Could you blame her? As a format, vinyl nearly disappeared in the late '80s, only to come creeping back in recent years. In January, Nielsen Soundscan reported that sales of vinyl records in the U.S. jumped from 4.5 million in 2012 to 6.0 million units sold in 2013. That means something once practically obsolete has become brand new to a generation of music enthusiasts and they're using their English-speaking instincts to talk about it.

Think about it. If you enjoy listening to music on the cassette format, you collect cassettes. If you enjoy listening to music on the CD format, you collect CDs. And if you enjoy listening to music on the vinyl format, you collect vinyls, right?

Nooooooooo, cry the grizzled record collectors and shop lurkers (like me) who helped keep places like Waterloo afloat for years before vinyl made its flashy comeback. The plural of vinyl is vinyl!

So is it?

Language Log, a blog dedicated to language and linguistics, went bounding into these weeds two years ago and came back with some very interesting results.

First, the blog's co-founder Mark Liberman tried to discern if "vinyl" qualified as a mass noun, sometimes called an uncountable noun. These nouns — such as cheese, beer and wine — refer "to stuff that comes in variable but conceptually undifferentiated quantities that are measured rather than counted," Liberman wrote.

But Liberman also asserted that mass nouns could be put through a process he called countification, "whereby the plural form of a mass noun can be used to refer to more than one type or instance of the named category of stuff." Which is why nobody gives us funny looks when we talk about different kinds of cheeses, beers and wines. "Vinyls" seems to fit nicely into that group, doesn't it?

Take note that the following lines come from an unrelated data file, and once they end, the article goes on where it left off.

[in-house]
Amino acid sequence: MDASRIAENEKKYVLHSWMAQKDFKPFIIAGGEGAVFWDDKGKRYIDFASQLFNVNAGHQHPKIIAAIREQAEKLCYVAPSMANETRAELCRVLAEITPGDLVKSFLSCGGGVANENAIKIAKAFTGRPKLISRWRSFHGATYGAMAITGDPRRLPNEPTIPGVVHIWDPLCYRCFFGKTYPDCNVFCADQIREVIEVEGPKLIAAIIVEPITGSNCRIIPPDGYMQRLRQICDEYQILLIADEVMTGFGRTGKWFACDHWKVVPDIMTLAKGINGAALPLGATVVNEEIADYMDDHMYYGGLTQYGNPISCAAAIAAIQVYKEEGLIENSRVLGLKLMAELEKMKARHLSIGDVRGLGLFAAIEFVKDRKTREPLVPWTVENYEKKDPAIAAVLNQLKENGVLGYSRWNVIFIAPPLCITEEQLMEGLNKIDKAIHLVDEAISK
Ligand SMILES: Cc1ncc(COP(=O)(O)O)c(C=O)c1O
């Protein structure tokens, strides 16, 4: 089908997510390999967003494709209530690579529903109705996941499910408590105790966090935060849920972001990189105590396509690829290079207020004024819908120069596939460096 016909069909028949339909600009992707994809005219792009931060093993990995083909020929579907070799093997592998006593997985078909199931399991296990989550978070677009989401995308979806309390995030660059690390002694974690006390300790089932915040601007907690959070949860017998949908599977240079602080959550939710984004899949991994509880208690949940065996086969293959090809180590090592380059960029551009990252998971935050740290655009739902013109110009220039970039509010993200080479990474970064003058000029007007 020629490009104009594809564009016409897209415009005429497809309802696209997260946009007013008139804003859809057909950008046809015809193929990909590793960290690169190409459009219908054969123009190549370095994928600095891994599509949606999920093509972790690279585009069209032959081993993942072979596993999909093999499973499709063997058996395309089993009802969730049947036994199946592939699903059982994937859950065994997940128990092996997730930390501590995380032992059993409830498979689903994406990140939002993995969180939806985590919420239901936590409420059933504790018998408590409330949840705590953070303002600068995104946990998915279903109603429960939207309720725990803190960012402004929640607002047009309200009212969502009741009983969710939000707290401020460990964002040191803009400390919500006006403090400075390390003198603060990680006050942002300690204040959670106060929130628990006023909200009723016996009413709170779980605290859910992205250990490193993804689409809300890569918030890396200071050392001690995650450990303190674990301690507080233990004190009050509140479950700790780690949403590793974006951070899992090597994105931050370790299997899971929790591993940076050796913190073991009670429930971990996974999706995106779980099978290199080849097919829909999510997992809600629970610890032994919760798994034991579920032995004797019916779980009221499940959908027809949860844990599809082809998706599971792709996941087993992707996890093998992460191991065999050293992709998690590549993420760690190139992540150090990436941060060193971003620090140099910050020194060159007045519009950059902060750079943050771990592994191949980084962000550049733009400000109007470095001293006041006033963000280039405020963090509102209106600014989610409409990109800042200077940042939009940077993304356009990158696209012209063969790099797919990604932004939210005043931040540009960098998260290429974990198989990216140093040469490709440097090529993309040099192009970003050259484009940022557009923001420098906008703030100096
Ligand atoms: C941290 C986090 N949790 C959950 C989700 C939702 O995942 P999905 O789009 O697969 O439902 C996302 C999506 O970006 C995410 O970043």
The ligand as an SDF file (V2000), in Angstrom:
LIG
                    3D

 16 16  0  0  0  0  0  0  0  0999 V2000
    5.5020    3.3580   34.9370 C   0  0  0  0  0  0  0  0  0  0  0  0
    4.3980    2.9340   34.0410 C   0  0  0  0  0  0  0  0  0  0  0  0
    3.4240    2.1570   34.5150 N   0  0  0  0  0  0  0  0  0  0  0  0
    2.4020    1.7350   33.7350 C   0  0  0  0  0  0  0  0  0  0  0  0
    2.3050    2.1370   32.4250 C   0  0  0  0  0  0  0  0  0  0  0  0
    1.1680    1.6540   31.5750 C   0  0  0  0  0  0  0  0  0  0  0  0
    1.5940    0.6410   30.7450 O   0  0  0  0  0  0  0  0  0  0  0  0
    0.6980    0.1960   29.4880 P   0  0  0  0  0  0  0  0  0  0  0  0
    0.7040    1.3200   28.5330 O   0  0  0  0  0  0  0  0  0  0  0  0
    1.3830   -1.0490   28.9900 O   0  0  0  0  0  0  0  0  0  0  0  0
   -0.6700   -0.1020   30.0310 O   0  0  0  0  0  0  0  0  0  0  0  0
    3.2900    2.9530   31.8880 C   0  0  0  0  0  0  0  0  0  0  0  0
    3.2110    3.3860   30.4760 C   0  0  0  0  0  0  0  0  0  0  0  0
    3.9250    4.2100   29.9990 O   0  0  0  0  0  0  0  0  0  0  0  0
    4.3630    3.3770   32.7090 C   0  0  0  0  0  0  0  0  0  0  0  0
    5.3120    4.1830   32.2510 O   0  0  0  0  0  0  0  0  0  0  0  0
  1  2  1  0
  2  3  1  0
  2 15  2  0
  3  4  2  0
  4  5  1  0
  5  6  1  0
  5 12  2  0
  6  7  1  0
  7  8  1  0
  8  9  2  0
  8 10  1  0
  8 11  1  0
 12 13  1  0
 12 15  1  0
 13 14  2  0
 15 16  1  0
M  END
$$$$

Others might consider "vinyl" to be a zero plural — a plural that's identical to its singular form, such as deer, fish, scissors and buffalo — but Liberman thinks otherwise. Regarding the "vinyl is the plural of vinyl" rule, he concludes, "This is an unusually pure case of peevological emergence, without either tradition or logic on its side, and also (as far as I can tell) without any single authoritative figure behind the idea."

And who wants to hang out at a record store filled with authority figures, anyway? Shouldn't the local record shop be a place where young radicals can defy their cranky, language snob elders?

So carry on, kids. Call them "vinyls." Anyone who loves record stores should be overjoyed you're calling them anything at all.

NASHVILLE, Tenn. (AP) — Previously unreleased recordings of country music legend Hank Williams performing songs on a 1950 radio show will be released next month for download and on vinyl.

"The Garden Spot Programs, 1950" features 24 songs and jingles from a taped show that aired on early country radio stations, sponsored by a Waxahachie, Texas plant nursery. Most of the tapes were lost, but only the copies from one station, KSIB-AM in Creston, Iowa, survived. The recordings were transferred, restored and mastered for release May 20 by Omnivore Records.

The singer's daughter, Jett Williams, said in a written statement that no one knew these recordings existed.

Williams' biographer, Colin Escott, wrote the liner notes for the album and said the recordings were used to augment live acts on local radio stations.

Fort Worth-Dallas area record stores: 

governor.state.tx.us/musicdirectory/results/record-stores/region/dfw/p1